The success of Barcelona Femení in Spain, as well as that of Olympique Lyonnais in France, Wolfsburg in Germany or the women's national soccer team in the United States, among other clubs and national teams, reflect years of work and money invested in the formation of grassroots soccer through federations and associations and in the professionalization of the discipline by the clubs. Barsa, for example, bet on the professionalization of women's soccer section in 2015 , being one of the pioneers in Spain; and, in addition to this, created lower categories for the training of young players , following the same concept of La Masia. Not to mention the school soccer popularization project carried out in the United States, which has brought the results we already know.
Without this huge investment of money and human material, women's soccer would not have reached the place it is today: greater popularity and dissemination of both national team and club competitions; improvement in the salary and employment status of women players; more and bigger contracts with major sponsors and greater active participation of women as coaches, doctors, members of associations, etc. We have come a long way, but as I mentioned at the beginning, there is still a long way to go before there are more Alexias, more Martas and more Hegerbers in world soccer.
¿CUAL ES EL PAPEL DE LA FIFA EN EL DESARROLLO DEL FUTBOL FEMENINO?
WHAT IS FIFA'S ROLE IN THE DEVELOPMENT OF WOMEN'S SOCCER?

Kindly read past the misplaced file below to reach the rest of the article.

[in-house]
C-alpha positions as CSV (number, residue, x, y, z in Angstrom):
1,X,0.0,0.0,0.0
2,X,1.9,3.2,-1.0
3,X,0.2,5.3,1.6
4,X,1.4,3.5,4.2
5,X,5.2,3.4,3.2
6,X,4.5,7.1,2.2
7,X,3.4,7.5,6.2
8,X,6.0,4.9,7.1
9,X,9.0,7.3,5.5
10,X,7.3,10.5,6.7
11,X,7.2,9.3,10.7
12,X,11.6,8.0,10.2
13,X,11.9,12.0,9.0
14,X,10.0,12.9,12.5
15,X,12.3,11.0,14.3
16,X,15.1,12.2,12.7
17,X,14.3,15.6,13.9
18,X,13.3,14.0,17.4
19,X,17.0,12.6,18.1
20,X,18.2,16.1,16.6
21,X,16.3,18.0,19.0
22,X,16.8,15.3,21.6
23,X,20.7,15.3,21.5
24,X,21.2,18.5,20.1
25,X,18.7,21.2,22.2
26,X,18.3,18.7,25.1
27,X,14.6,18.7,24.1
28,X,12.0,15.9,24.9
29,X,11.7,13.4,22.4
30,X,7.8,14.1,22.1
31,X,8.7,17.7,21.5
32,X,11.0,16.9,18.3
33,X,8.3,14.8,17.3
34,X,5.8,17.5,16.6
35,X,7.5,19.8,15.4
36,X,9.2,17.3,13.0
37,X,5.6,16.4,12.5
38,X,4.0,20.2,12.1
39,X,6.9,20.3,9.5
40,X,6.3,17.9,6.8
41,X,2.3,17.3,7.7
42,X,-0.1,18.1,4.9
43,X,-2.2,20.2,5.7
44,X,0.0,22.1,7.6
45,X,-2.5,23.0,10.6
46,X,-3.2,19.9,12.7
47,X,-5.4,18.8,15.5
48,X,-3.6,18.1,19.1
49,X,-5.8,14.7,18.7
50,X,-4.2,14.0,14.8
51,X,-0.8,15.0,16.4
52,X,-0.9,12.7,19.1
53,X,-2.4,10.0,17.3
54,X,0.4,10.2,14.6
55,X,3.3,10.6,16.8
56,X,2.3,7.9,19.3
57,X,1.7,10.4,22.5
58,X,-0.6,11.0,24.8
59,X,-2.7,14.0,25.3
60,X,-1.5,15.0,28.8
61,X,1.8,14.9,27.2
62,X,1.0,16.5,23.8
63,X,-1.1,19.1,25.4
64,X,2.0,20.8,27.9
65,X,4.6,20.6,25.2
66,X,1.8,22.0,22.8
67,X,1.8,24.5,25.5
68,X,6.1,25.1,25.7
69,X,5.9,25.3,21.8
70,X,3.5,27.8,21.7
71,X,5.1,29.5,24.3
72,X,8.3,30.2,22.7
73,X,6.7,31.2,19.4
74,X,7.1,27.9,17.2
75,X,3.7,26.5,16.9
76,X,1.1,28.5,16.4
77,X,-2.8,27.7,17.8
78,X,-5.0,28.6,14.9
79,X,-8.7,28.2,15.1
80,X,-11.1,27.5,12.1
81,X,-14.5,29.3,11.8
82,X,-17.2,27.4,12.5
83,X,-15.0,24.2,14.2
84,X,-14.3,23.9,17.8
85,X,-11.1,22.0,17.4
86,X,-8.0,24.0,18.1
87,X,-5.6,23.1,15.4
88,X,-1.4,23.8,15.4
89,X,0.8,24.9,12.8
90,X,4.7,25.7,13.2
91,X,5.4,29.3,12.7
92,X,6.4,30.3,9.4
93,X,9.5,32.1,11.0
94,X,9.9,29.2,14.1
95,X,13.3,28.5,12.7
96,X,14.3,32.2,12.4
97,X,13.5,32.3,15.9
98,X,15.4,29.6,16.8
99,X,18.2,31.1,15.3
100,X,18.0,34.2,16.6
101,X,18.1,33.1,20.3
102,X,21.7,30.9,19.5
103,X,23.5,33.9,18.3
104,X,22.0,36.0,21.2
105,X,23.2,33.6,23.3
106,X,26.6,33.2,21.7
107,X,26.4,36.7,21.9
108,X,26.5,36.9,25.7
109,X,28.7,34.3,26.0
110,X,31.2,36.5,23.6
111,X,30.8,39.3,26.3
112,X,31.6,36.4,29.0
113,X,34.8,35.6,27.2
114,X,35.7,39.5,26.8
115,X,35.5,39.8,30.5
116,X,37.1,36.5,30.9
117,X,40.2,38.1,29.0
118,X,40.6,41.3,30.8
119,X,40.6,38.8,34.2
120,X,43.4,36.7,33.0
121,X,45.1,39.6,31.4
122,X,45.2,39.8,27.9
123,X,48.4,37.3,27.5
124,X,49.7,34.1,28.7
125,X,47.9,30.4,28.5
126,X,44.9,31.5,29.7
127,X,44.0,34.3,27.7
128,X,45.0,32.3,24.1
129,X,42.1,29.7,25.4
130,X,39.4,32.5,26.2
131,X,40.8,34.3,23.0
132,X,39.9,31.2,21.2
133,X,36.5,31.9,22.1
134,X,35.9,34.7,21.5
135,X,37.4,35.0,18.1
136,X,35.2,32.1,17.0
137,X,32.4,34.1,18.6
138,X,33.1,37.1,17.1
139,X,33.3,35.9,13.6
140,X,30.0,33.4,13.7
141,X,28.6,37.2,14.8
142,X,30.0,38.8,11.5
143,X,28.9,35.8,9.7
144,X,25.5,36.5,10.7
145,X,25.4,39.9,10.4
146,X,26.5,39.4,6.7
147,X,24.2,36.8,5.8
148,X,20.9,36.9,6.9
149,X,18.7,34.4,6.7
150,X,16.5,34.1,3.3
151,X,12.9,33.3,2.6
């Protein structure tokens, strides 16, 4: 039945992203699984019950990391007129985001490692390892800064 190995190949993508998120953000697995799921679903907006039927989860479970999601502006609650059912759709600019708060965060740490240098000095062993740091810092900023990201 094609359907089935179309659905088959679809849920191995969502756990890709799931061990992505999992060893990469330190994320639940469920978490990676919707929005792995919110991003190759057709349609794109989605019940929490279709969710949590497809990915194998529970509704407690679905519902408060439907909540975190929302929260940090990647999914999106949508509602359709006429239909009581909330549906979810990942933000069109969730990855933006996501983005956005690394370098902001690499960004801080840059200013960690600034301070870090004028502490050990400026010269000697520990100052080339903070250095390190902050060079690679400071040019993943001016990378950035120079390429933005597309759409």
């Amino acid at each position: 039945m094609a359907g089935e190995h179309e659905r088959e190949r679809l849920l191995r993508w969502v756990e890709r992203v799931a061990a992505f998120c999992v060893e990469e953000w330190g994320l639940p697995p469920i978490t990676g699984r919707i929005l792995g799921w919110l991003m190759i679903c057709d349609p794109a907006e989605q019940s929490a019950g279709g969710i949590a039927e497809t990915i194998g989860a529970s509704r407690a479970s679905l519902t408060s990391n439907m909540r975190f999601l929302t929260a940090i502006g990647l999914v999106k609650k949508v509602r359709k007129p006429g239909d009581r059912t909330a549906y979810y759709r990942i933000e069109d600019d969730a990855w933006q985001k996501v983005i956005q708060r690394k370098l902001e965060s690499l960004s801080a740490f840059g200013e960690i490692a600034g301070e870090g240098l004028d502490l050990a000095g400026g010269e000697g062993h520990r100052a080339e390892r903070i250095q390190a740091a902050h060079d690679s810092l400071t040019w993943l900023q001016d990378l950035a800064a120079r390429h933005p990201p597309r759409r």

En este aspecto, la FIFA , el organismo rector de la disciplina lleva a cabo un plan para el desarrollo de la disciplina que denominan ESTRATEGIA. Este plan de acción tiene como meta principal lograr la masificación del juego hasta posicionarlo comercial y económicamente en todo el mundo. Para lograr esta meta, La FIFA apunta al trabajo directo con clubes, asociaciones y federaciones de futbol.
In this aspect, FIFA, the governing body of the discipline carries out a plan for the development of the discipline that they call STRATEGY. The main goal of this plan of action is to achieve the massive expansion of the game to the point of positioning it commercially and economically throughout the world. To achieve this goal, FIFA aims to work directly with clubs, associations and soccer federations.
One of the main objectives is to diversify the categories, divisions and championships of women's soccer, as well as to give them greater visibility. As is the case with men's soccer, FIFA seeks to encourage clubs and associations to have teams in lower divisions. Thus, a 12-year-old girl can compete in various categories until she reaches senior and professional levels. The aim is to ensure that girls and young women do not "get lost along the way". In the photo below, you can see how the Uruguayan Soccer Association has several categories in its women's soccer section. Unfortunately, this, for example, has not materialized in Venezuela.
Given the success and popularity of the Women's World Cup, the FiFA is looking to give greater exposure to regional qualifying cups or championships (U-17; U-20; Copa America, etc.), as well as World Cups. This exposure of the game and the best players would undoubtedly attract a large number of girls and young women to play soccer. In South America, for example, the South American U-20 championship to be played in Chile is about to begin. Let's hope that the Venezuelan girls will do well.
Following the model applied in the United States, FIFA, together with the federations of each country, also aims to develop school soccer. To this end, this plan contemplates financial and logistical support to achieve this goal. Finally, this program seeks to provide adequate qualification to increase the number of qualified female coaches and referees. These and other objectives make up this plan that seeks to develop women's soccer both on and off the field.